In the days that followed, leadership directed significant changes to the rules of engagement the Air Advisors would use with their Afghan counterparts, and extensive help was made available at KAIA to those who had lost roommates, friends and coworkers in the attack. The help that the U.S. military amassed and made available was extensive, well-utilized, and provided initial healing to many who had never experienced such a traumatic event. Despite initial and ongoing care throughout the remainder of many Advisors’ deployments, there was still a need for assistance before their redeployment to home station.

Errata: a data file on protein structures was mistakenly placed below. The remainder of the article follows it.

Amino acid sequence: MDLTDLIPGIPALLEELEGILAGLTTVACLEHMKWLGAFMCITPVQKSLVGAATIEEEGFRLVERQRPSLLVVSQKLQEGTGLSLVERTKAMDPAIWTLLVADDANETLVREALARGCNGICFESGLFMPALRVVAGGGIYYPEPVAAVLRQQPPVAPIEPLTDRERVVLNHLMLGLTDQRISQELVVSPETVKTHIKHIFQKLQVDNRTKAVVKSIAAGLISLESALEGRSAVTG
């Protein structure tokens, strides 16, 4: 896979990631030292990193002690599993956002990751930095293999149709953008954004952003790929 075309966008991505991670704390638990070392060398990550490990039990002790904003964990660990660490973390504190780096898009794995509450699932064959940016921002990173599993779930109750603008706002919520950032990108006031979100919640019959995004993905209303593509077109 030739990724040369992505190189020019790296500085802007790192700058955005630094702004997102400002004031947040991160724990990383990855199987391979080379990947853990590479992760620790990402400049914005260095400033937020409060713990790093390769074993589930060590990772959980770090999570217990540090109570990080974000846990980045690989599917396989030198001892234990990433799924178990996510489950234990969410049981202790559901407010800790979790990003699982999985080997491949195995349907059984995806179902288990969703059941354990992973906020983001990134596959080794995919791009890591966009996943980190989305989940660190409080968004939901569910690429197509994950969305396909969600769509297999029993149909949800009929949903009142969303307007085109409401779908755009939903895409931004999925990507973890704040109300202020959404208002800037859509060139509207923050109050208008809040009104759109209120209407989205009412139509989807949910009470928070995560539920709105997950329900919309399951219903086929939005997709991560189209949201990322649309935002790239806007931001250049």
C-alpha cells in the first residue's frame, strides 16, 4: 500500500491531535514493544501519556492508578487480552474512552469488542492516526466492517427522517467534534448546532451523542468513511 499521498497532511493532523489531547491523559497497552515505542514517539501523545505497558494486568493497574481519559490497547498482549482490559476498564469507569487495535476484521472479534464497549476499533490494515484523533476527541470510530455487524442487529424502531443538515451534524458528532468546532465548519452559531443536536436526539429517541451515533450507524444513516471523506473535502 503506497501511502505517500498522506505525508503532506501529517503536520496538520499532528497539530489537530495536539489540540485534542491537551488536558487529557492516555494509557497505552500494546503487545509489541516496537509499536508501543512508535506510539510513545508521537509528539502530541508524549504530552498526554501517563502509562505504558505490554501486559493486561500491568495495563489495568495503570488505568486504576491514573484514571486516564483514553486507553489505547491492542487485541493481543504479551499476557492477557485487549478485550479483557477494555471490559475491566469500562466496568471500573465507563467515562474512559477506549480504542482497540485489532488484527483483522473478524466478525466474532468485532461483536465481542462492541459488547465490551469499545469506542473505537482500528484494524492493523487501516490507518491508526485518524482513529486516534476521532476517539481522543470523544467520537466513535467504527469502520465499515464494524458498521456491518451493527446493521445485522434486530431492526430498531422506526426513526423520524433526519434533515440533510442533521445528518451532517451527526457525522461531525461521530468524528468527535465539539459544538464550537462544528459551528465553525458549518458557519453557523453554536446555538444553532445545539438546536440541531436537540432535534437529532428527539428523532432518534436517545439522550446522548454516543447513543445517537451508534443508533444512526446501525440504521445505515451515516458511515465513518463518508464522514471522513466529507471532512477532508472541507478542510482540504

Now, flashback to just over one year earlier. During Corona South in early 2010, senior Air Force leadership, led by former Air Force Chief of Staff Gen. Norton Schwartz, proposed a program that would address resiliency issues that “outside-the-wire” Airmen were facing upon redeployment to home station. Gen. Roger Brady, the commander of U.S. Air Forces in Europe, offered up Ramstein Air Base, Germany as the best location based partly on its centralized location between the Central Command area of responsibility and the United States. While Security Forces and Air Force Office of Special Investigations Airmen had previously developed and executed their own internal resiliency programs, this vision was for a program that would aid other career fields, at large, with related experiences, and was initially designed for Security Forces, Air Transporters engaged in convoy operations, and Explosive Ordnance Disposal Airmen. The 86th Airlift Wing at Ramstein took on the effort with assistance that stretched from Air Mobility Command HQ, through the Pentagon all of the way to the Central Command AOR. Air Force leadership’s vision was eventually realized on July 2, 2010, when 31 EOD redeployers arrived at the Deployment Transition Center for the inaugural four-day program. Since its inception, over 4,000 personnel have attended the DTC which has expanded its services to include Tactical Air Control Party and RED HORSE Airmen, U.S. Marines, and U.S. Navy EOD.